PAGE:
Last year, Netflix executives said they anticipated that the streaming service would increase its original programming lineup to more than 1,000 hours in 2017. That’s a lot of TV content that costs an awful lot of money. It just got a helping hand from the Canadian taxpayer.
That promise that Netflix will spend a minimum of $500-million (Canadian) over five years on the production and distribution of Canadian movies and TV shows is the attention-grabbing ploy to attract support and positive attention for Heritage Minister Mélanie Joly’s long-promised, much-talked-about new game plan for backing Canadian creative content in this digital age.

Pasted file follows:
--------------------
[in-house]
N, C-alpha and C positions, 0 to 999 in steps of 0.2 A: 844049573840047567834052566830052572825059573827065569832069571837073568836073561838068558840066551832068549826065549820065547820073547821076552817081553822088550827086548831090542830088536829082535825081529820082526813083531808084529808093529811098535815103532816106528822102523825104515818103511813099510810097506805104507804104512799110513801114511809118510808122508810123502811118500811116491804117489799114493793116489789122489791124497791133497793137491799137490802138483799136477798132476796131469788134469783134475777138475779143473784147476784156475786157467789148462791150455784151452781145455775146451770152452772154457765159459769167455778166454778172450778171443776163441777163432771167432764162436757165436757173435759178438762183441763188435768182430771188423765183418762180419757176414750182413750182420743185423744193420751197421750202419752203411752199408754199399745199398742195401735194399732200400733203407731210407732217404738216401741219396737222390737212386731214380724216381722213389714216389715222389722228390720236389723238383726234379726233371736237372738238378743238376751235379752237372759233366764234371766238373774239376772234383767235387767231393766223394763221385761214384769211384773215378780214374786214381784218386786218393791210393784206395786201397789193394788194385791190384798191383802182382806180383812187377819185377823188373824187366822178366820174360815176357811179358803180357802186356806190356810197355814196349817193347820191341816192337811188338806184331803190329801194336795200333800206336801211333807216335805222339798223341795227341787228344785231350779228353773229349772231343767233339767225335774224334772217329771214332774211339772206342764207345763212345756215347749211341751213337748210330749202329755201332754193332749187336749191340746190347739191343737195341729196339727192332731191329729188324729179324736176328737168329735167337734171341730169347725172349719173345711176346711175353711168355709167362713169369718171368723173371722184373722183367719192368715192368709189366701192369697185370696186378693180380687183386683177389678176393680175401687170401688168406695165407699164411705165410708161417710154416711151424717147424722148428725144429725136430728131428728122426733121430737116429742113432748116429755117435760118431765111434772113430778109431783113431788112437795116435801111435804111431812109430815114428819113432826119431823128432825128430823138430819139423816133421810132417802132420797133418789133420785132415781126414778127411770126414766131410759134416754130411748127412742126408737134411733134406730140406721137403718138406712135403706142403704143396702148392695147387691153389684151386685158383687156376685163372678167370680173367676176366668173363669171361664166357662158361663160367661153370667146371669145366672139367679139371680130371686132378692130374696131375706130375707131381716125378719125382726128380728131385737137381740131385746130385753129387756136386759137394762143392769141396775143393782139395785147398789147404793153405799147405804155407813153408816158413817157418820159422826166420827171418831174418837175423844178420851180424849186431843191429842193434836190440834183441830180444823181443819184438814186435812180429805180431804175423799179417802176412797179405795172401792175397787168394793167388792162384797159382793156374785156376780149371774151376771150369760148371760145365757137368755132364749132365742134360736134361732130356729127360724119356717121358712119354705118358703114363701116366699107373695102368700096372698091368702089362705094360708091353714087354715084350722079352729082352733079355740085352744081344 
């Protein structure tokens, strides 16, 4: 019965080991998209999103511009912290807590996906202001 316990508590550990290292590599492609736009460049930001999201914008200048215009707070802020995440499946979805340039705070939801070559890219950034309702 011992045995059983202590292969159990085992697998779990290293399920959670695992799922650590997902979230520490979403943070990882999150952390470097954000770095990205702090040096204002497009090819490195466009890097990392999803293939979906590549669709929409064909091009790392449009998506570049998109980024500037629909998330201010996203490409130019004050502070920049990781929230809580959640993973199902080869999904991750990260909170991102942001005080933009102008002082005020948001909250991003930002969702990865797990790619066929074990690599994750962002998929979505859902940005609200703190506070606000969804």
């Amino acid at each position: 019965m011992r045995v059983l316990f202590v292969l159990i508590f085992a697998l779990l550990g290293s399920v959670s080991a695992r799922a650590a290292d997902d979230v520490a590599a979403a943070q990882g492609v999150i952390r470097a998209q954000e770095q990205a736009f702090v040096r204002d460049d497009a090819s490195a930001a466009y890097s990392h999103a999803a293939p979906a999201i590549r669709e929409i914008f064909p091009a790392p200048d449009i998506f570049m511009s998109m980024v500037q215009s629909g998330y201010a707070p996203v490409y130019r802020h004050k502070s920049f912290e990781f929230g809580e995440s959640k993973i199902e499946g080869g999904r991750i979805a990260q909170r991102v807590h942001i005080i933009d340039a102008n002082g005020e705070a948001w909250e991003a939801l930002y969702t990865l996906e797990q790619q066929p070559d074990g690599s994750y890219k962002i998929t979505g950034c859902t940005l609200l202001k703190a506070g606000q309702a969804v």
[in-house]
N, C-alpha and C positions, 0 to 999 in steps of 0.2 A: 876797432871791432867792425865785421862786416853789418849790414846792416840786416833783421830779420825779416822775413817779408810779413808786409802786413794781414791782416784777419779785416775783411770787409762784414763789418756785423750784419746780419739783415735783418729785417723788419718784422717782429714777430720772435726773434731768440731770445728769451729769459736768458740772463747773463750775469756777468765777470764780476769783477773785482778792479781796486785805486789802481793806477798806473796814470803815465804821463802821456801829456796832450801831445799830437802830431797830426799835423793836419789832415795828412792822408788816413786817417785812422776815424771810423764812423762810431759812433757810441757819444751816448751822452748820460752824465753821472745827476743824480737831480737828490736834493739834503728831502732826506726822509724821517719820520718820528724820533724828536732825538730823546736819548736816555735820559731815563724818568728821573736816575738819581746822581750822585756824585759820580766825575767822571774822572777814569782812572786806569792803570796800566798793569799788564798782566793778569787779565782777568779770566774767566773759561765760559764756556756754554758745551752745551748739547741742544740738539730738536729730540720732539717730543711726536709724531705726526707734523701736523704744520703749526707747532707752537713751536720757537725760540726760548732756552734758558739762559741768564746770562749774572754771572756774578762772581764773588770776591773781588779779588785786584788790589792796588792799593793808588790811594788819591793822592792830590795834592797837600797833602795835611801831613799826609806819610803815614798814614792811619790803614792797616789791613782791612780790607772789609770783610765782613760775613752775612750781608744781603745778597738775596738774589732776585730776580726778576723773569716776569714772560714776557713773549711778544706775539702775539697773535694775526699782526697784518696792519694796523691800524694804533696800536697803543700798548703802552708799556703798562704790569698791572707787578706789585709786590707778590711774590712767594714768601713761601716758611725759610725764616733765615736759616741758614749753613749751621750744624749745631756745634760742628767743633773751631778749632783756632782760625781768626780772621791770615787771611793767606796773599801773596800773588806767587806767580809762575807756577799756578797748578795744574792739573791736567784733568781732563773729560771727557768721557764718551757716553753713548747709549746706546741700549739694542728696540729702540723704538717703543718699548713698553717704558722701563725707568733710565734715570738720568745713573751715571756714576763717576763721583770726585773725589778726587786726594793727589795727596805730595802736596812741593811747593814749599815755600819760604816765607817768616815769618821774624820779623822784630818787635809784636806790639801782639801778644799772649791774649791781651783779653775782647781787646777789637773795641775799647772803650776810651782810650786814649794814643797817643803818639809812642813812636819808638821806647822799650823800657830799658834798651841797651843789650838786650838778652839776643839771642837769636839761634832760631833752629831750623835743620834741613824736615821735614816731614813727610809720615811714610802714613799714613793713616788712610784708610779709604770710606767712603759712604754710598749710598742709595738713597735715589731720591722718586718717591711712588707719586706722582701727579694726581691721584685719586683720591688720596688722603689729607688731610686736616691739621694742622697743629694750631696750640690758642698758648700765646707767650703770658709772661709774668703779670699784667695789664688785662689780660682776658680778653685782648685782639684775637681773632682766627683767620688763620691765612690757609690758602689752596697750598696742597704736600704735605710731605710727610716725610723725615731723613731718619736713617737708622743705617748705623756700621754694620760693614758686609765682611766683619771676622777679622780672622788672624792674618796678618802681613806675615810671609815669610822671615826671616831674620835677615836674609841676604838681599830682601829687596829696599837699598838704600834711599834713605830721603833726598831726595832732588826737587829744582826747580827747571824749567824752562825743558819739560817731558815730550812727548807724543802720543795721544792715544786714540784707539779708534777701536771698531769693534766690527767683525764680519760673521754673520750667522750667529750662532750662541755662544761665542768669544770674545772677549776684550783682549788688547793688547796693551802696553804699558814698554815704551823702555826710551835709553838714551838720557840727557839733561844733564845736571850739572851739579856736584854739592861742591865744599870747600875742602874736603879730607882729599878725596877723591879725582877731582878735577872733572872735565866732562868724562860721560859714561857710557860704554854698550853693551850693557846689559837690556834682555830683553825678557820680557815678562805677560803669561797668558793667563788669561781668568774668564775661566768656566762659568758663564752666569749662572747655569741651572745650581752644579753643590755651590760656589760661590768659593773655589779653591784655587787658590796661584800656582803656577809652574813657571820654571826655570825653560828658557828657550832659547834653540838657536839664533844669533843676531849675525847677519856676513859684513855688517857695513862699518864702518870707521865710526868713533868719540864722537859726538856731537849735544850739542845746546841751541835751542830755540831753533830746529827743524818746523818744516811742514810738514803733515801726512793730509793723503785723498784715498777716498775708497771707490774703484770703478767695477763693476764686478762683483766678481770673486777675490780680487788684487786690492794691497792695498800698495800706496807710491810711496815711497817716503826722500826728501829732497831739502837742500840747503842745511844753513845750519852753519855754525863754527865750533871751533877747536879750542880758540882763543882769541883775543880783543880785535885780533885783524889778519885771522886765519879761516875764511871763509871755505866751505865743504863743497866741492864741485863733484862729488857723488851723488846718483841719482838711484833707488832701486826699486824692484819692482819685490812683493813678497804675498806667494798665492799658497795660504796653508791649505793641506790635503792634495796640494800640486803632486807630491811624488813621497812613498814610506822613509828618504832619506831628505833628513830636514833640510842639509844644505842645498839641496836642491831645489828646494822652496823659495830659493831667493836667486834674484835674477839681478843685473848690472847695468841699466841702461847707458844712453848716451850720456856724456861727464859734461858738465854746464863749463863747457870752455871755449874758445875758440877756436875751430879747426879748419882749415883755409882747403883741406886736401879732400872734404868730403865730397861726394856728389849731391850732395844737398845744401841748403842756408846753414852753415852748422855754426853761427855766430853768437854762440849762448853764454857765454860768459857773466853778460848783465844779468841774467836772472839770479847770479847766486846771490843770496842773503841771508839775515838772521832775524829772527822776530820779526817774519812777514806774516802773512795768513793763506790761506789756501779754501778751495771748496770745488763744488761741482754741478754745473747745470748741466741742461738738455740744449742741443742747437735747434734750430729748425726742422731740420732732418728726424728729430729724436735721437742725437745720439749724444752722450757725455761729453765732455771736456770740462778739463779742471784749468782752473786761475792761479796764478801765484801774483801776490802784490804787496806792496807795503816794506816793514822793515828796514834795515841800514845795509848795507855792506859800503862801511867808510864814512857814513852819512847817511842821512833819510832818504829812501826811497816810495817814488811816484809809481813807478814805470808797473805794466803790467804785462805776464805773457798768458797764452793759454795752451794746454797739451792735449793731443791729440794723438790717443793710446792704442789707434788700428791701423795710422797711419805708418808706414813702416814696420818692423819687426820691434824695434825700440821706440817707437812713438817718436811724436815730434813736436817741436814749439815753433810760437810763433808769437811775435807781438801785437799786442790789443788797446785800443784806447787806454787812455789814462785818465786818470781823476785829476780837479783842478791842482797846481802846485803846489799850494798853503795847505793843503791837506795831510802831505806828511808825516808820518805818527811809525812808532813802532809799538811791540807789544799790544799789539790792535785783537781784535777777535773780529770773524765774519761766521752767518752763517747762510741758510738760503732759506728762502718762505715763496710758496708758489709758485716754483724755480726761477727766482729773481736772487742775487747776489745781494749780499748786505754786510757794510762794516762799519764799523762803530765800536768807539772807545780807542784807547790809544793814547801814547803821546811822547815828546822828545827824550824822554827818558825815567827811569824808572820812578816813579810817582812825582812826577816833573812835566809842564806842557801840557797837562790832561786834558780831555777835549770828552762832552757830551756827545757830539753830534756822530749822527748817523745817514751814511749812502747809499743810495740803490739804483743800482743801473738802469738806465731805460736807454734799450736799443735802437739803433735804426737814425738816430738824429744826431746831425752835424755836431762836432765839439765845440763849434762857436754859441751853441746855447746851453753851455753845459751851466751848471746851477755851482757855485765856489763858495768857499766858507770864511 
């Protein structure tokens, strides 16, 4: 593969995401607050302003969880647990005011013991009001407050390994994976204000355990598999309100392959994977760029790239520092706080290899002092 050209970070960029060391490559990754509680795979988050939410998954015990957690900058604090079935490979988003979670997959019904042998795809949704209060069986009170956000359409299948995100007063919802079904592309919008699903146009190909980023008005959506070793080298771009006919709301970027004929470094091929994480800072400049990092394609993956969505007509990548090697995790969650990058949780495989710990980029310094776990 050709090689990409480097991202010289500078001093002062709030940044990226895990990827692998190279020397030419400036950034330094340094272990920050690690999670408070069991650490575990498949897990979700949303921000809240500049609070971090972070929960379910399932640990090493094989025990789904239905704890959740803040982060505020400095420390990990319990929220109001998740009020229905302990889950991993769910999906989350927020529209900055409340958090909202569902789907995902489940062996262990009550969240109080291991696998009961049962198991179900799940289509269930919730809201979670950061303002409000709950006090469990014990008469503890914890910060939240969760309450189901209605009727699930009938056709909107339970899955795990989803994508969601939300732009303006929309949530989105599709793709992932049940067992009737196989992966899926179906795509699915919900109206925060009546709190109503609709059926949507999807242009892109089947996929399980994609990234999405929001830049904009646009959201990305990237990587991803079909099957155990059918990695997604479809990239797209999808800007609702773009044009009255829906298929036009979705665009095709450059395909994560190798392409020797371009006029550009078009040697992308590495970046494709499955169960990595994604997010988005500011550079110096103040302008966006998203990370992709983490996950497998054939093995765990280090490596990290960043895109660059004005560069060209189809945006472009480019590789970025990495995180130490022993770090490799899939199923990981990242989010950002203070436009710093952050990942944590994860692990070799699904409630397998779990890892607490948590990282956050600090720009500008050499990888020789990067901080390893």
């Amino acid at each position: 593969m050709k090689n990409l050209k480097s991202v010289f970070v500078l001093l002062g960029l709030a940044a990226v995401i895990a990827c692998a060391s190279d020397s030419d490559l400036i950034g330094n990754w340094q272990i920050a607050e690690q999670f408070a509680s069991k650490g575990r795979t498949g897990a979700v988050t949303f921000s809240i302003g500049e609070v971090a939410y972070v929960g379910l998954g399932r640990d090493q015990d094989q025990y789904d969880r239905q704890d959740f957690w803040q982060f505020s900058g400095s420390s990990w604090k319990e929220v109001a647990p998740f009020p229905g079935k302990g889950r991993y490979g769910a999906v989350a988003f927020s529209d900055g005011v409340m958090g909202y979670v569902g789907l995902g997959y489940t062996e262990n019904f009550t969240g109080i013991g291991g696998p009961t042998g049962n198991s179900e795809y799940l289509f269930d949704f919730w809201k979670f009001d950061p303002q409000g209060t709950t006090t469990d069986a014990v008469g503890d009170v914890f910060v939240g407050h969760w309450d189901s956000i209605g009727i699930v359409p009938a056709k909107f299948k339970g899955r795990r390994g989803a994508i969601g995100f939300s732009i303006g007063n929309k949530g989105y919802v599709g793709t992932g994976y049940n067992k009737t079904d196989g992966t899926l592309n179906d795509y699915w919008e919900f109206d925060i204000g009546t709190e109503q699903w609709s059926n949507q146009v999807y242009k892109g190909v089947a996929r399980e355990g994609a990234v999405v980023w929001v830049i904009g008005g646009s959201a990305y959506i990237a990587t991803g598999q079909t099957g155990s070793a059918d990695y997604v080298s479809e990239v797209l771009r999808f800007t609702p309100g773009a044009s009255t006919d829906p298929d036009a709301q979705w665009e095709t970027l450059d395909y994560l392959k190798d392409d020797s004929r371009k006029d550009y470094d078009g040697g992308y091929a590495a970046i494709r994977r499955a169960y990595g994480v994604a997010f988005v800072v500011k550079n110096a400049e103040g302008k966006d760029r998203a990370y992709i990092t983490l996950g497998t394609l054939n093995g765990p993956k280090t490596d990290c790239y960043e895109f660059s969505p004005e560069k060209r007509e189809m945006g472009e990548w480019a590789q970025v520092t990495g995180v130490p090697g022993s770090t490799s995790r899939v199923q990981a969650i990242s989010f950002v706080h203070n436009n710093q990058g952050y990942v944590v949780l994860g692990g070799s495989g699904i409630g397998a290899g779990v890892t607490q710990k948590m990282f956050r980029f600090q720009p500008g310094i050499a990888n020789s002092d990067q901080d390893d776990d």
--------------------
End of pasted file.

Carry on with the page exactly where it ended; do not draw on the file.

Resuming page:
It’s peachy that some creatives involved in Canadian TV and movies will have their work seen around the world via Netflix but that is nether new nor is it the rescue of Canadian TV that the federal government wants you to believe.
This is only a sweet deal for Netflix. Its estimated content budget for this year alone is $6-billion (U.S.). Investing $100-million (Canadian) a year to help out the production of TV and movies in Canada is the kind of figure Netflix shrugs off as the cost of doing business.
There is nothing in Minister Joly’s proposals to suggest there will be less subsidy for the making of Canadian TV drama and comedy, whether by CBC or commercial broadcasters. In fact, there will be more money to nurture Canadian talent and the development of shows. But what it all means is Canadian taxpayers, through direct government support, tax breaks or fees accrued from their cable or satellite-service bills, will continue to fund Canadian TV content and Netflix, kicking in some money, gets to stream that content around the world.
READ THE REST OF JOHN DOYLE’s OPINION PIECE HERE AT THE GLOBE WEBSITE